Daniela E. Miranda & Manuel Garcia-Ramirez

Universidad de Sevilla, Center for the Study of Health, Power and Diversity

The unfair distribution of the social determinants of health has led Roma communities to live in extreme poverty across Europe. It has been widely recognized that Roma civil society organizations are essential in efforts to improve the situation. Organizations have successfully promoted programmes that have increased Roma access to healthcare services, assisted local health authorities in implementing programmes, accompanied users to navigate relevant public services and provided information through health campaigns. This has made organizations valuable to the community and given them a protagonist role at the policy level. However, there continues to be persistent challenges for organizations in order to make significant changes that address Roma health inequities.

These pending challenges are related to structural and operational barriers that maintain antigypsyism in political, social and economic spheres. First, organizations endure a balancing act between guaranteeing their space at the policy and institutional levels, while staying committed to communities that they represent at the local level. Roma civil society organizations’ representation has been obstructed by instrumentalization in various institutions. In some cases, institutions have utilized organizations to maintain the status quo by obligating them to utilize a traditional provider-user models with communities. Since many organizations depend on public funding to survive at the political level, organizations are forced to compete with one another for limited resources. This trap implies an obligation to implement these types of programmes that are not always suited to communities while creating a system of dependency – organization dependency on public funding for resources and organizations assuming initiatives that create dependency between them and the community.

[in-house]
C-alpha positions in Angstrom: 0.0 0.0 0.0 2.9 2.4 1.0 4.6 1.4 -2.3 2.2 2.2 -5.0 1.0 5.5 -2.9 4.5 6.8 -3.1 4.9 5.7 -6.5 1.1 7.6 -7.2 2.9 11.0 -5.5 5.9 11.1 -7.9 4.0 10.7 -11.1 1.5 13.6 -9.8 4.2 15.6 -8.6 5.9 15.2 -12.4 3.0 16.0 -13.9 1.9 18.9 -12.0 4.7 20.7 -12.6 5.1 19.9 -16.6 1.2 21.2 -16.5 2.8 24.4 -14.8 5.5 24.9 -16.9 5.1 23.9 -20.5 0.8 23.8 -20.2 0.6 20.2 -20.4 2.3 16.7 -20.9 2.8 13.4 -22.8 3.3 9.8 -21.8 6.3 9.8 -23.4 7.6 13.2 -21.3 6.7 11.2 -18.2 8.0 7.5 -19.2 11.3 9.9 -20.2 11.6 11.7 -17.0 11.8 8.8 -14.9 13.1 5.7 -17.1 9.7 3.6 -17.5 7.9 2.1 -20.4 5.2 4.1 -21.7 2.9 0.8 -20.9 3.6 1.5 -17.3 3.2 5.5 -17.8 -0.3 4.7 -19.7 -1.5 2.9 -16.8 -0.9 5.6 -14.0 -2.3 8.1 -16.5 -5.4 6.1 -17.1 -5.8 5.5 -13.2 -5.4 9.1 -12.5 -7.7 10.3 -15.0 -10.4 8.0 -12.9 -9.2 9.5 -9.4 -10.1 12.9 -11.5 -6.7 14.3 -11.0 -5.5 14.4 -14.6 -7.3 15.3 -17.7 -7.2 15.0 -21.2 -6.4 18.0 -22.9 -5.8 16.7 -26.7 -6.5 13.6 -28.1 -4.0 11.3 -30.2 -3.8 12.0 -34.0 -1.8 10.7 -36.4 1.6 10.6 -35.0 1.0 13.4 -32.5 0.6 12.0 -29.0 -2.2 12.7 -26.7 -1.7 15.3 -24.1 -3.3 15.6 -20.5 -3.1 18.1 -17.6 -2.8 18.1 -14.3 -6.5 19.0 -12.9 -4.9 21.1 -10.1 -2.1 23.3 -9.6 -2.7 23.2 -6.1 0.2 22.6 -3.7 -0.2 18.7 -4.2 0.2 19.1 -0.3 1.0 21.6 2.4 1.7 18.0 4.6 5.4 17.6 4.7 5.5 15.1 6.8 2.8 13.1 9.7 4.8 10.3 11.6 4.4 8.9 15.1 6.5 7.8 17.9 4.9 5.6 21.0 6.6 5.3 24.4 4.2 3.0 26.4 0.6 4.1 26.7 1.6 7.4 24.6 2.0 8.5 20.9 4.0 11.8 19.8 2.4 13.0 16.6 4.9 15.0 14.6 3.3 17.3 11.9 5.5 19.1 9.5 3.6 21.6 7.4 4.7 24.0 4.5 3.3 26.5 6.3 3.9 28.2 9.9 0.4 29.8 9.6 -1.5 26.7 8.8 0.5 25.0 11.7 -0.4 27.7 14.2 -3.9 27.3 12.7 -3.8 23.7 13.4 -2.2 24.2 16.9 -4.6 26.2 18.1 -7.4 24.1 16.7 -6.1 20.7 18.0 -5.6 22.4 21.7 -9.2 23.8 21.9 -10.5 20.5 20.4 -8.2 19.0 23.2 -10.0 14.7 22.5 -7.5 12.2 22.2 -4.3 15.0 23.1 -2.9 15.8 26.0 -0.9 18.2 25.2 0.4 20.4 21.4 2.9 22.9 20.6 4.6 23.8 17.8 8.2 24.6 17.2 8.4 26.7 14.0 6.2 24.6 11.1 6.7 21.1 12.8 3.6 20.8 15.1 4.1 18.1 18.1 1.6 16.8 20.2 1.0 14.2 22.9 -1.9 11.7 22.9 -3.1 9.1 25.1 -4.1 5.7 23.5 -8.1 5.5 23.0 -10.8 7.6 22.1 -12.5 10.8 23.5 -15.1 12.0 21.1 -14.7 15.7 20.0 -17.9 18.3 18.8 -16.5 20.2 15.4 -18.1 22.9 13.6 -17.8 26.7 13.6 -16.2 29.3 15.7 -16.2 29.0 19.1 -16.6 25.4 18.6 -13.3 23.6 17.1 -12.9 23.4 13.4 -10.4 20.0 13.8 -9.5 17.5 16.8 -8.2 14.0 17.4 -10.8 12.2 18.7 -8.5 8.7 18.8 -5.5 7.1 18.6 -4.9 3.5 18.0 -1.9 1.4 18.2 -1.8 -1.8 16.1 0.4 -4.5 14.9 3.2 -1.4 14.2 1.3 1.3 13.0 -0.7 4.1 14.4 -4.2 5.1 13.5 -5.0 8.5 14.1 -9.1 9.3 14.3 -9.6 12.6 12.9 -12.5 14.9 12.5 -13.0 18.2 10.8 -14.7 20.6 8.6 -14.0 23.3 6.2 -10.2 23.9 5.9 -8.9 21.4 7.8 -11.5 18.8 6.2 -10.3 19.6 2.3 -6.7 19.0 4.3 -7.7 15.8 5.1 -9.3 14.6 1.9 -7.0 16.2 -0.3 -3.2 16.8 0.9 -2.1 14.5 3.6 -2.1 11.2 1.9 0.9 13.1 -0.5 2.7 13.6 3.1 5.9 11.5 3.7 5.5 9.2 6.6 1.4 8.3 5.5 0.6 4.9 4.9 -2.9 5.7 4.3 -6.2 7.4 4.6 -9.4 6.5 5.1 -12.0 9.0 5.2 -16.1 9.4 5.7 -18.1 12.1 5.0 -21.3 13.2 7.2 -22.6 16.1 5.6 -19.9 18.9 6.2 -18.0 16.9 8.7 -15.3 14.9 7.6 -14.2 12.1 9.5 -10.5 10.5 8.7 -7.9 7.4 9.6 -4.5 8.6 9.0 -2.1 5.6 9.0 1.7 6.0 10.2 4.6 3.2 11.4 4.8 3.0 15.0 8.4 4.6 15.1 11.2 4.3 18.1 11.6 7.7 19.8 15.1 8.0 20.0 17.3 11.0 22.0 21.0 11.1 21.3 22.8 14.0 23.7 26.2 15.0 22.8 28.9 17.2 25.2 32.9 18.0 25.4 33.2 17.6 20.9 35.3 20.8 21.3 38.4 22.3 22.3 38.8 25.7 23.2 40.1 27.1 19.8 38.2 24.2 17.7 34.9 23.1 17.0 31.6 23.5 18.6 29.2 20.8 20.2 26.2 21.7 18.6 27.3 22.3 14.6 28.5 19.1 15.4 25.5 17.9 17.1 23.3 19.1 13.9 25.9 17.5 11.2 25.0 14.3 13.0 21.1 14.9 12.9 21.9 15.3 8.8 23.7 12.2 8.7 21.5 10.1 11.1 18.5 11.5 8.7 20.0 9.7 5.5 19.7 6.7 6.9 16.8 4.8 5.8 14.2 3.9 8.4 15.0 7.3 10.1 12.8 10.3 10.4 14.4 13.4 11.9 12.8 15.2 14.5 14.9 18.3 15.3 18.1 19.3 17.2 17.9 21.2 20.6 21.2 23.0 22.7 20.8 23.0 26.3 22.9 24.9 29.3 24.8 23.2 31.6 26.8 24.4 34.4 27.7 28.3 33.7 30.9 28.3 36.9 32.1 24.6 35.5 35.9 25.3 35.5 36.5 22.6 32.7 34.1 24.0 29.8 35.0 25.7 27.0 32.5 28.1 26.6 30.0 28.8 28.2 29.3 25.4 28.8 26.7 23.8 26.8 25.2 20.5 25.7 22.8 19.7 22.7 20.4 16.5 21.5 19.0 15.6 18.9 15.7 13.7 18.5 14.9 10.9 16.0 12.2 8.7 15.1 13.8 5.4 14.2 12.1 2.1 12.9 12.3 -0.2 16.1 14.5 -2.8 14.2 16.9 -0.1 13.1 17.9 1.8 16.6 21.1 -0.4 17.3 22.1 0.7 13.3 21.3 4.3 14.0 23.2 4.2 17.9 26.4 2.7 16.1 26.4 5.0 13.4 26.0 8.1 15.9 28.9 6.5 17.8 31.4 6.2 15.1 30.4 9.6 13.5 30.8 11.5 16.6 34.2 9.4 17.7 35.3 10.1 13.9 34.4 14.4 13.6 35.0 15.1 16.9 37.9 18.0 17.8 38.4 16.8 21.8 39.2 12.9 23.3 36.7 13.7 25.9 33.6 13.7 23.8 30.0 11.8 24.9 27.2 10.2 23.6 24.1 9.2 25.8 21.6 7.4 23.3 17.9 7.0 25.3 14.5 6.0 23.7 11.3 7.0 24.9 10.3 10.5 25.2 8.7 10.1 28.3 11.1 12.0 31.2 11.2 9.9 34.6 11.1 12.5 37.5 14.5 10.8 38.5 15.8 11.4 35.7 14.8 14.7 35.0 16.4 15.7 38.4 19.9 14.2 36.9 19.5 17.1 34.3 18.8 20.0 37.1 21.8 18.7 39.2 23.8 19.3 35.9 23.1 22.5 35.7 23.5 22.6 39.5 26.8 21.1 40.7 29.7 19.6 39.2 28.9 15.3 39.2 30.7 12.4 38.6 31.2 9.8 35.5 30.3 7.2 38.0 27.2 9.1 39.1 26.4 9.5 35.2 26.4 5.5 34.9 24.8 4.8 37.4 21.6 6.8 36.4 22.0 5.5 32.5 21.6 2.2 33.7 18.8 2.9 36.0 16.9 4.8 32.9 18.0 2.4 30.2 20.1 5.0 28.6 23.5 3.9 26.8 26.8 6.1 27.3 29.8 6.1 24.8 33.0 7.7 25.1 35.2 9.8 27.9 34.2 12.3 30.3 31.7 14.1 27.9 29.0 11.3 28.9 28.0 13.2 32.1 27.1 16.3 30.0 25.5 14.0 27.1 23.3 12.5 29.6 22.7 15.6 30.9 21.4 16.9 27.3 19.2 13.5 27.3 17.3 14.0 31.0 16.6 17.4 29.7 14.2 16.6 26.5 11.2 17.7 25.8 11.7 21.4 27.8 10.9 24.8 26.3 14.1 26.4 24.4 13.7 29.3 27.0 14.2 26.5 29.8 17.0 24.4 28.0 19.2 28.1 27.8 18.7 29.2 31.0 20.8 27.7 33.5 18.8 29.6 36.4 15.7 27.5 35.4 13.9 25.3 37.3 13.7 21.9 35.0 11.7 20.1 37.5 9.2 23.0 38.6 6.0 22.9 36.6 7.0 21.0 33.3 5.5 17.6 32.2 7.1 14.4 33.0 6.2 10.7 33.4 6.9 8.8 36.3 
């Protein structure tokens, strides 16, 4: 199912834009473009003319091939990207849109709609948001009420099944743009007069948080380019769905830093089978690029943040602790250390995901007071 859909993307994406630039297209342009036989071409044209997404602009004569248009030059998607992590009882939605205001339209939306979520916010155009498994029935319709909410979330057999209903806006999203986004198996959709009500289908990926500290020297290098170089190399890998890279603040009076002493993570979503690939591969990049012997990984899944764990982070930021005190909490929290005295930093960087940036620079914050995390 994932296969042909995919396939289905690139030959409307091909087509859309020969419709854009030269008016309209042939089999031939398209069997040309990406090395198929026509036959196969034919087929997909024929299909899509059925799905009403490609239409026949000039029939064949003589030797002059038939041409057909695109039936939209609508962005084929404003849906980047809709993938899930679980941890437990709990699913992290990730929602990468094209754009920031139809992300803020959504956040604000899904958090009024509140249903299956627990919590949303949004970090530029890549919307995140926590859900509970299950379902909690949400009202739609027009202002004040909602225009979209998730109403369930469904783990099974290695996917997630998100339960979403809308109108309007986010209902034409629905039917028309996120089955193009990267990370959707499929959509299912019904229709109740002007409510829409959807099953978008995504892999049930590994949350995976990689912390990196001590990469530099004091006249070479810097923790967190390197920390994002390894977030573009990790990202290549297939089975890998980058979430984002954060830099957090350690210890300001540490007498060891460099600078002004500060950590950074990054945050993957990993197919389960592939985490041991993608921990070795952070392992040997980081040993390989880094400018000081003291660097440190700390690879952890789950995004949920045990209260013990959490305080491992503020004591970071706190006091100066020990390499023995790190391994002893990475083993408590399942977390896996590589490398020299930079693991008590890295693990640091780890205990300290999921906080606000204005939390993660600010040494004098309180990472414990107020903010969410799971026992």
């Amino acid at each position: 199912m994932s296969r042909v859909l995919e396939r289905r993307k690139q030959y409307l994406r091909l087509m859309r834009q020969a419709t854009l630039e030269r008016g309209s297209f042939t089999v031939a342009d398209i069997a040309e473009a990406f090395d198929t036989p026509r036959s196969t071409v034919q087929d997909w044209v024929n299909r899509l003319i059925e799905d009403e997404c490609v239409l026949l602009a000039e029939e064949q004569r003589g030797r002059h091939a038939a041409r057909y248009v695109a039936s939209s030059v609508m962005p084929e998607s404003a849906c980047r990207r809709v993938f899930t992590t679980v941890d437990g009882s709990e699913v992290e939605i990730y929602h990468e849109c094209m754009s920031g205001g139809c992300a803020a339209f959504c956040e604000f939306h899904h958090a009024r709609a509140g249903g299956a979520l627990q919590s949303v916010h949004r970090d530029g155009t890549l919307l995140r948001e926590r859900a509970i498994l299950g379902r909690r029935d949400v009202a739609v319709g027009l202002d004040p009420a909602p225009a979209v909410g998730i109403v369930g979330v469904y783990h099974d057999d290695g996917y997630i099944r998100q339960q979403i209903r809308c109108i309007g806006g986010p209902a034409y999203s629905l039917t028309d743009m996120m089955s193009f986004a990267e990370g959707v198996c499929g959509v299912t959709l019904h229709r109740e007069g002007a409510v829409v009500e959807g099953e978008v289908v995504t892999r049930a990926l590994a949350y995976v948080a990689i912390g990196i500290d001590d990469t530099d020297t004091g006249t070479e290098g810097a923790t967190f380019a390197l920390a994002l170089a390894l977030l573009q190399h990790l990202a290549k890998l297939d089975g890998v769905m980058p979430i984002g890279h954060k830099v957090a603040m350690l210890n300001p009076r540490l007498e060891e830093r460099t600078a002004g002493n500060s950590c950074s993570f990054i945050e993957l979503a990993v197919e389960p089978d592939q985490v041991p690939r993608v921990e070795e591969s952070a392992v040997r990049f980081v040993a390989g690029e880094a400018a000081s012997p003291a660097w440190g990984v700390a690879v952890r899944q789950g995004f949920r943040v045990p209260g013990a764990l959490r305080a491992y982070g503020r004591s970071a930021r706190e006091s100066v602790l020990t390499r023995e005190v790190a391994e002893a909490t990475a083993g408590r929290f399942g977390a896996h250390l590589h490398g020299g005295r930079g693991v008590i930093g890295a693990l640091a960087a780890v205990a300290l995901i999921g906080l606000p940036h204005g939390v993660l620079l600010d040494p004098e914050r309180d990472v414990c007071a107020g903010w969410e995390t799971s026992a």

Following recommendations by the Open Society Foundations and the European Commission, organizations should promote spaces that give Roma civil society the capacity to advocate for social changes and represent themselves. This shifts the traditional paradigm of organizations from providing services into safe settings where communities, including the most silenced and hidden groups find resources. Organizations should incorporate elements into their agendas that ensure opportunities for communities to develop new roles and skills, increase relational support system, define shared goals that inspire change, adapt to emerging challenges and participate in advocacy efforts.

We propose a set of concrete actions that can help organizations incorporate these transformative elements. Firstly, future initiatives should encourage a stronger network of larger and smaller civil society organizations. This ensures an increase in networks that helps to legitimize group experiences, increase collaboration and define shared goals in the face of limited resources.

Secondly, civil society should partner with multiple stakeholders to advocate for Roma health across multiple settings, for example, local policymakers, public services providers and research institutions. We recommend partnering with research institutions since it is an opportunity to systemize local evidences for advocacy and share noncompetitive resources. These types of partnerships will increase trust between Roma civil society and institutions to fight antigypsyism.

About the Center for the Study of Health, Power and Diversity

The group is involved in the implementation of transnational project in partnership with academia, civil society and Health organisations from Spain, UK, Bulgaria, Romania and Hungary focusing on gender discrimination and reproductive rights. The project targets vulnerable women and girls and aims to prevent teenage pregnancy increasing the risks of domestic violence, school dropout, unemployment, or mental and physical ill-health. The project is based on the principles and tools of Participatory Action Research processes designed by multidisciplinary experts at multiple levels that entail evidence-based and discursive-based approaches.

The Center has recently published an article titled “A Community-Based Participatory Action Research for Roma Health Justice in a Deprived District in Spain” in the International Journal of Environmental Research and Public Health Special Issue of Roma Health Disadvantage. The article focuses on different social determinants affecting health and provides specific analysis of the role of structural discrimination in access to healthcare services with concrete examples from a case study conducted in Spain.




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